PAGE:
The strongest affirmative support for the commissioner’s conclusion comes from her findings regarding the testimony of Drs. Pasternak and Pelker. The claimant attempted to modify the findings to reflect that Dr. Pasternak in fact stated that the claimant’s work conditions were a substantial factor in accelerating his degenerative joint disease, and that he formulated his opinion based on improper grounds. He also sought to add findings that neither Dr. Flynn nor Dr. Pelker agreed with Dr. Pasternak’s opinion that the claimant’s hip problems were related to slipped capital femoral epiphysis, and that Dr. Pelker had no opinion as to whether operating heavy construction equipment was a substantial factor in aggravating the degenerative joint disease. These corrections were all denied by the trier.

A review of Dr. Pasternak’s testimony (Respondent’s Exhibit 4) reveals that he stated that the claimant’s job may have substantially accelerated his hip degeneration only in response to a question that required him to assume a number of facts that were in dispute, including the fact that the claimant experienced hip pain every other month between 1985 and 1990, but sought no treatment for it. Id., 44-46. When asked by respondents’ counsel to assume that the claimant did not drive over rough terrain on a daily basis while sitting in a defective seat, the doctor stated that he would change his opinion. He explained that “[i]t would take a substantial amount of trauma frequently to, to accelerate the condition. Because he’s going to get this irregardless[sic] of whether he drives, does that or not.” Id., 47. He also maintained his diagnosis of slipped capital femoral epiphysis, expressly disagreeing with the opinions of other doctors who maintained that a person suffering from such a condition would experience severe hip pain and be unable to walk as far back as childhood. Id., 36-37, 48.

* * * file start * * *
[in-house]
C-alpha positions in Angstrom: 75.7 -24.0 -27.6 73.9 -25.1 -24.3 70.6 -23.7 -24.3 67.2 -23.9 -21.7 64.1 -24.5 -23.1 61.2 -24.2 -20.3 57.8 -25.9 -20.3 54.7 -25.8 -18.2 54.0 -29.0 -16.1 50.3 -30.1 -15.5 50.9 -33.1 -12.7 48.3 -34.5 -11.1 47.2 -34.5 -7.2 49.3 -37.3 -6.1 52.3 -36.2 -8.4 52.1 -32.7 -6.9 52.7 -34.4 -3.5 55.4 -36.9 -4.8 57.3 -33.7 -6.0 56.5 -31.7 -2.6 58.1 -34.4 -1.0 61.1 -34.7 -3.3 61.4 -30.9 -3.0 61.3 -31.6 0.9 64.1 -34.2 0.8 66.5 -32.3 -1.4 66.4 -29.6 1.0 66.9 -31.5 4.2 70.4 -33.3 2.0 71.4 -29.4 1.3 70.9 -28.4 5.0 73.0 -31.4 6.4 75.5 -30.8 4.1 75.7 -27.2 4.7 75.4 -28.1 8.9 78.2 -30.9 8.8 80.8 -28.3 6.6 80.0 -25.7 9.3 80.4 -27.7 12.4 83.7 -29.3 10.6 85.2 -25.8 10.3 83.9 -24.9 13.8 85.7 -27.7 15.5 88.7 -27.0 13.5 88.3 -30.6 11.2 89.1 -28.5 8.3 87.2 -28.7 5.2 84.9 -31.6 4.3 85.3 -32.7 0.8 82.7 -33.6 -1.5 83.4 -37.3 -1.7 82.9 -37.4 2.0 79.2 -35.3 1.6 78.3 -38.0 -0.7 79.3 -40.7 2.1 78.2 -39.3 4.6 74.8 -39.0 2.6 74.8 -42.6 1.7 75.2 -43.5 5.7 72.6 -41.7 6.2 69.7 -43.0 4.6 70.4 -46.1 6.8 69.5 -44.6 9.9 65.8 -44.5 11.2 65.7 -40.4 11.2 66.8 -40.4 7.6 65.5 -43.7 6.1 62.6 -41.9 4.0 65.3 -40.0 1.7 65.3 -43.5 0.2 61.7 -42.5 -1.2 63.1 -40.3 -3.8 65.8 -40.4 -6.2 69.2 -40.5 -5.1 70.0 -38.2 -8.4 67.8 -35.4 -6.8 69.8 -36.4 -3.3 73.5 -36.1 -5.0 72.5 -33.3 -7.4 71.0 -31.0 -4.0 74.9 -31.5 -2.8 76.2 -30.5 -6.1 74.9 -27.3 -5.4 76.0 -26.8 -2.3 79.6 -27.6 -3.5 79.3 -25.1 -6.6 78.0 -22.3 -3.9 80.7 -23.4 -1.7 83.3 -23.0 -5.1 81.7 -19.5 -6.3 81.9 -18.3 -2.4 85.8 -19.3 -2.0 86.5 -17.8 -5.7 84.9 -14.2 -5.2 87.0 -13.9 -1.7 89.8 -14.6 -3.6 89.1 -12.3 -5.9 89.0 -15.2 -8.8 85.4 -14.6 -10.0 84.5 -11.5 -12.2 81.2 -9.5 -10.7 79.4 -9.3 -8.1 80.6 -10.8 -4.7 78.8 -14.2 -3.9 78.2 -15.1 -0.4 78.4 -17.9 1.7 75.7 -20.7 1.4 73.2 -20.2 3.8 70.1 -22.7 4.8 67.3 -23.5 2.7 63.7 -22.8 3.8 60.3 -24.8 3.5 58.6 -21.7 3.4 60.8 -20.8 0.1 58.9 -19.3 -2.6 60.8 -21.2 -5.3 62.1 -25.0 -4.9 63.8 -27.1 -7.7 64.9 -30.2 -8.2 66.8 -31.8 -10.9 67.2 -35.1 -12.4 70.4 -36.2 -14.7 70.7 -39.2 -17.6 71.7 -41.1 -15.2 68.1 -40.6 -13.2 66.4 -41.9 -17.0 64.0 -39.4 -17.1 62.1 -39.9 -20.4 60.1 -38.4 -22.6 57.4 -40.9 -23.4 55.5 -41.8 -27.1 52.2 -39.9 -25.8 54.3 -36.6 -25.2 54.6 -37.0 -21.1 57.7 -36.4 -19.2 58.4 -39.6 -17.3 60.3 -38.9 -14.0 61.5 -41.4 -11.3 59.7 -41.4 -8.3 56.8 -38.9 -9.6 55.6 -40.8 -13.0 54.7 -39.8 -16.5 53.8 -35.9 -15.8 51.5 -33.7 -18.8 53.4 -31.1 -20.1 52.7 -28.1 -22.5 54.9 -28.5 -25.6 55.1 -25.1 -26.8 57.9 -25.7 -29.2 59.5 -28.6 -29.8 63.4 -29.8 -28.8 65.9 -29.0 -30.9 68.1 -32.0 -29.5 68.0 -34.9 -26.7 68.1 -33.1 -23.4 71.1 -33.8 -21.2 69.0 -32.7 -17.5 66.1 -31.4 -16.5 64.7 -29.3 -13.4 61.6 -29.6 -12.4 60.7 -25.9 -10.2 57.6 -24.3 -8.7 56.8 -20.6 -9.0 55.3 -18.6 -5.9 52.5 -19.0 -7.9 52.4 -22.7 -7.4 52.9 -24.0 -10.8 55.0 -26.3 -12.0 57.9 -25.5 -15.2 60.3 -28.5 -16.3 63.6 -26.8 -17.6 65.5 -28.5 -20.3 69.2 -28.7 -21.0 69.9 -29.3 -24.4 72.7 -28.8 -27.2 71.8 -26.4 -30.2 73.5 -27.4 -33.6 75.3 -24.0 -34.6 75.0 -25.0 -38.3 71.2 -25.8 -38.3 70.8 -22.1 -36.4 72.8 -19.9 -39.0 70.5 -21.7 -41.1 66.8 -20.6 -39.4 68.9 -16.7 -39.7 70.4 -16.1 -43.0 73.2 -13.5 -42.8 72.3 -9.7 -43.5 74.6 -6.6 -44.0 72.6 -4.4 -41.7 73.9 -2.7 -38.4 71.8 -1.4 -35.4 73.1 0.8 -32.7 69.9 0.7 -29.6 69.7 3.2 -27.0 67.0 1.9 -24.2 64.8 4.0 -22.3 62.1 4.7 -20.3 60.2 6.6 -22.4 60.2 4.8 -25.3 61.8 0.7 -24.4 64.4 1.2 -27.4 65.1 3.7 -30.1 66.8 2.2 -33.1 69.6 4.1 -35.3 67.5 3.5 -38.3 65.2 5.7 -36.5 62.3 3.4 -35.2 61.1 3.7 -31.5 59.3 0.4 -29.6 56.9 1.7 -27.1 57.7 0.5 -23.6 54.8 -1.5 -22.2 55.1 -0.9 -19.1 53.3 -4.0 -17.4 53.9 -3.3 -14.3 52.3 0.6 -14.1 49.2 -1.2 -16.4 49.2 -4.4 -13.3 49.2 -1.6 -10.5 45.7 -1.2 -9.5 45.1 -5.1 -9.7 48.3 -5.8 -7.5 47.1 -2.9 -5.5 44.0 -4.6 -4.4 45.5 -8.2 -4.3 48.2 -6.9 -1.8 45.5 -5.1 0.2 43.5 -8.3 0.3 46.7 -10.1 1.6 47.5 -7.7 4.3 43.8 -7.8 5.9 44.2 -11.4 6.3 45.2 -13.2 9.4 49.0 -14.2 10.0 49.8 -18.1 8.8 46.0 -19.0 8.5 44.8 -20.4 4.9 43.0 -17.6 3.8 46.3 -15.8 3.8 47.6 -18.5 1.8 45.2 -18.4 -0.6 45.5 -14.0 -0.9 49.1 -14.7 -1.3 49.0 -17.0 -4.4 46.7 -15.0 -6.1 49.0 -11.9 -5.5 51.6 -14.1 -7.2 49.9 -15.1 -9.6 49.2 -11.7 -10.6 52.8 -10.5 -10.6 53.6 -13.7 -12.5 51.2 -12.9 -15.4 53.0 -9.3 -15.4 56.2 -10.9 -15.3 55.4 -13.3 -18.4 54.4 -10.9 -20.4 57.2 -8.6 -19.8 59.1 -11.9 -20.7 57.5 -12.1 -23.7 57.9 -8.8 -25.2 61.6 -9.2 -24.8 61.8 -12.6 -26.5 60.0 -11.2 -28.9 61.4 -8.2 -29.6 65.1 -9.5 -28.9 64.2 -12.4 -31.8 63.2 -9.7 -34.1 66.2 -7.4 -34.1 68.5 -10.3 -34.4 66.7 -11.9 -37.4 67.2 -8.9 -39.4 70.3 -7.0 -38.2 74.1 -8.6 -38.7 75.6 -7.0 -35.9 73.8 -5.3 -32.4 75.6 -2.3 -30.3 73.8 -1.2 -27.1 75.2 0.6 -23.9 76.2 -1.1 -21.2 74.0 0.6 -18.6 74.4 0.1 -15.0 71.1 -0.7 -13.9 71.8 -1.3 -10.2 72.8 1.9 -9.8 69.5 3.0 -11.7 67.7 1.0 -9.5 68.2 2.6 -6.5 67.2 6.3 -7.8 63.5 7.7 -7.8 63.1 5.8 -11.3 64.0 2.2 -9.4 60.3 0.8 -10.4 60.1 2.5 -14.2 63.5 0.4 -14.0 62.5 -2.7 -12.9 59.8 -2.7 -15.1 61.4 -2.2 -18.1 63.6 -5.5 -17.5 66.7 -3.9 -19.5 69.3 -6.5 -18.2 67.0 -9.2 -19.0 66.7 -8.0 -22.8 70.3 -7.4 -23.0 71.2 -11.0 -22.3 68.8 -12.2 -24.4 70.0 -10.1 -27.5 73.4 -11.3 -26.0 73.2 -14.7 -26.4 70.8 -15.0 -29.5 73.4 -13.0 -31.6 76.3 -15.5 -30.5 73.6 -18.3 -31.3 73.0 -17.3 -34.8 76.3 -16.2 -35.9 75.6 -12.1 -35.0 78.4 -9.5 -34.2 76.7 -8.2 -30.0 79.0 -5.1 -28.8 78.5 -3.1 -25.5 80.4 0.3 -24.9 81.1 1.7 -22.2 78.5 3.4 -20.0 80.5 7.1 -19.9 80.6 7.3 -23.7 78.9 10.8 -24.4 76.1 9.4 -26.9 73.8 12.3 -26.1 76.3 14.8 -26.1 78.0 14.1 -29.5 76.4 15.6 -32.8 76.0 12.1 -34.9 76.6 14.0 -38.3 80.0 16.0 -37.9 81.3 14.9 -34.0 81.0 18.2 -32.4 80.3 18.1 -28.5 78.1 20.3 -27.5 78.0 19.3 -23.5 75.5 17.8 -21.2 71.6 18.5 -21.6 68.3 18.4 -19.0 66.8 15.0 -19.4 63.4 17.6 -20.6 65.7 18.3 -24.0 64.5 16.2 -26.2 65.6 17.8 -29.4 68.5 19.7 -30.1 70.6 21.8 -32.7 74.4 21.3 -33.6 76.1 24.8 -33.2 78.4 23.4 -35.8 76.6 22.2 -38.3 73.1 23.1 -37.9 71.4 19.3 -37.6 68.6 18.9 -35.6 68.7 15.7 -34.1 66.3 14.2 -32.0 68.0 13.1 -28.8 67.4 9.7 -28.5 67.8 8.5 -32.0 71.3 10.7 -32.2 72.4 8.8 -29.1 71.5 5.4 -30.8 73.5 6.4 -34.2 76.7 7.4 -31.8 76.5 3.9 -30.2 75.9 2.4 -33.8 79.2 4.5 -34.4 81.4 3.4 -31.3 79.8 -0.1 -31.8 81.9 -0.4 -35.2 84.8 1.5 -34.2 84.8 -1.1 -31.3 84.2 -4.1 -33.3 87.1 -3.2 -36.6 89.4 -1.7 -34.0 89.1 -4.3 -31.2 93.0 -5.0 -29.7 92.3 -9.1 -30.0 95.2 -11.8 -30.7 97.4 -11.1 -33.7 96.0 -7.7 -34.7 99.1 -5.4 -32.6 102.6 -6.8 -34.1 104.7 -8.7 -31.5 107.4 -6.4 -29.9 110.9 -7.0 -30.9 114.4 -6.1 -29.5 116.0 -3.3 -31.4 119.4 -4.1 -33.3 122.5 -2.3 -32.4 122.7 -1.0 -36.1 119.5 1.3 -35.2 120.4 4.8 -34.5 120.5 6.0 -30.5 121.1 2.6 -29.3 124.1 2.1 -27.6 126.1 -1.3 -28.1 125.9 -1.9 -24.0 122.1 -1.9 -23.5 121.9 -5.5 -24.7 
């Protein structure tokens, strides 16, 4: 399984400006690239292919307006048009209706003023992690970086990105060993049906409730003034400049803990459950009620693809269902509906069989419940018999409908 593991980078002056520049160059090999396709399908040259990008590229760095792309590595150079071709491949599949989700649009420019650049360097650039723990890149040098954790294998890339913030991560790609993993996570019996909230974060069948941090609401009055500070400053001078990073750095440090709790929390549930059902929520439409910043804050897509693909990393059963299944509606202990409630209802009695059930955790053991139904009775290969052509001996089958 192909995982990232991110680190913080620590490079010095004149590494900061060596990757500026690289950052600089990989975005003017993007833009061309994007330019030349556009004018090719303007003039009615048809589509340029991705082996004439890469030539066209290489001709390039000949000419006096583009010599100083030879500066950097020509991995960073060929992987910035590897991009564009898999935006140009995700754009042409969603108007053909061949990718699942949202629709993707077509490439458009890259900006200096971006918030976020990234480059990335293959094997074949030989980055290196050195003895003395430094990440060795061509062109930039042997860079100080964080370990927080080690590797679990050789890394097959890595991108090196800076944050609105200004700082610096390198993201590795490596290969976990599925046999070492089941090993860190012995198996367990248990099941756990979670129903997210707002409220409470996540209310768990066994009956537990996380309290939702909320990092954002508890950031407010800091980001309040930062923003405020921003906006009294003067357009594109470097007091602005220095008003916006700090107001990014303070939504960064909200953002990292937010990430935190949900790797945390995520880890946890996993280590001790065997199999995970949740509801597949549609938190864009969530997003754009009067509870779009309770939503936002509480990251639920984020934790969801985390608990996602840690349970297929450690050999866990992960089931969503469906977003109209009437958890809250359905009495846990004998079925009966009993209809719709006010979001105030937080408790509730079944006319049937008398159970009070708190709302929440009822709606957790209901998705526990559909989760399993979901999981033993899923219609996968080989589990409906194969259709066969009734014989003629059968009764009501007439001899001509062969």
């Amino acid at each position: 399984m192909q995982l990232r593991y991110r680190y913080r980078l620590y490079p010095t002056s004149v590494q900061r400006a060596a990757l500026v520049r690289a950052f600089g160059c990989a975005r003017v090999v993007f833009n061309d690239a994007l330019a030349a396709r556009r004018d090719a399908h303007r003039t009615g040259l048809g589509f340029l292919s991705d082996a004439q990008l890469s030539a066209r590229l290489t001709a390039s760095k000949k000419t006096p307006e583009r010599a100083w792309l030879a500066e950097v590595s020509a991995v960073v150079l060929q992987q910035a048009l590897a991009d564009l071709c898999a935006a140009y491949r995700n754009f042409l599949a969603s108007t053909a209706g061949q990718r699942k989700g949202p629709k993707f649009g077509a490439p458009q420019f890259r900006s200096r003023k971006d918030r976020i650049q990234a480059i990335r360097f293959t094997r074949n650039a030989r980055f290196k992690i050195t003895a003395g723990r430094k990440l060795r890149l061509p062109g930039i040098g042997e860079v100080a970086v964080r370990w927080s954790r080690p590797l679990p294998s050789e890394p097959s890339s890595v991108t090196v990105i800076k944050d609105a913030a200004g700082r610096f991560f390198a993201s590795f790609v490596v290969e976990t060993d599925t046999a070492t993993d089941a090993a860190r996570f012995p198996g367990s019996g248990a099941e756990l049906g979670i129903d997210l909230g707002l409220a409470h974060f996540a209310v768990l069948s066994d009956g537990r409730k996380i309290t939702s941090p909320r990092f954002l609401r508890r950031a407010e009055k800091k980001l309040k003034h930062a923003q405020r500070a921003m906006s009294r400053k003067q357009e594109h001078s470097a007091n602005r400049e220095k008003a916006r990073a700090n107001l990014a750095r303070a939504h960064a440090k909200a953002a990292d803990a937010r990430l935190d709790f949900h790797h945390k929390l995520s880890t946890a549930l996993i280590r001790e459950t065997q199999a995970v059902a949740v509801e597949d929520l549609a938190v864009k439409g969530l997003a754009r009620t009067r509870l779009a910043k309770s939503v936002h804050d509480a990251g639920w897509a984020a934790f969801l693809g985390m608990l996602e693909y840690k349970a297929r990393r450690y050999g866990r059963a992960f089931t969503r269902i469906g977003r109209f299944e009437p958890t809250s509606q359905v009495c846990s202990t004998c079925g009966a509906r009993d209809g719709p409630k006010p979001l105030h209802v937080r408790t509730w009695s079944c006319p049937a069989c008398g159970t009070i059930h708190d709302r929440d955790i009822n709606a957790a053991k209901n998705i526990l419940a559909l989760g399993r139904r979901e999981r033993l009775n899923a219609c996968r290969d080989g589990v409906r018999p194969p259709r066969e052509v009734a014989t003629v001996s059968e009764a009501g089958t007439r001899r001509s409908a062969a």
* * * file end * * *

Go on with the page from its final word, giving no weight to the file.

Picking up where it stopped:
Dr. Pasternak was asked about his contact with the respondents prior to examining the claimant. His memory appeared uncertain as to the order of such events, but eventually it became apparent that he had conferred with an attorney who represented the respondents and that he had viewed a videotape of the claimant’s vehicle in operation before actually examining the claimant. However, he stated several times that his medical opinion was based on his examination of the claimant and the x-rays he reviewed, and not his prior meetings with attorneys. Id., 29, 49. He also explained the reasoning behind his diagnoses throughout his testimony. The commissioner was entitled to credit Dr. Pasternak’s testimony if she found it credible, even if his diagnosis was based on a condition that other doctors did not think the claimant had. There is no rule in workers’ compensation law requiring the commissioner to credit the viewpoint shared by the greatest number of physicians. A commissioner is not a ballot counter. Thus, the trier was not bound to disregard Dr. Pasternak’s testimony.

We also note that, contrary to the claimant’s assertion, Dr. Pelker’s opinion does not ignore the issue of whether the claimant’s 1985 injury or subsequent trauma accelerated his degenerative joint disease. Instead, he stated that he did not believe that the 1985 back strain injury or the claimant’s operation of heavy construction equipment “in any way resulted in the degenerative changes” that caused the claimant to need hip surgery. Respondent’s Exhibit 6. This was so even though Dr. Pelker expressly disagreed with Dr. Pasternak’s opinion that the claimant suffered from slipped capital femoral epiphysis. The combination of these two reports offers more than enough evidence to justify the commissioner’s decision to dismiss the instant claim. We may not reassess the weight of this evidence on review. See Webb, supra.

The trial commissioner’s decision is affirmed.

Commissioners James J. Metro and John A. Mastropietro concur.

Workers’ Compensation Commission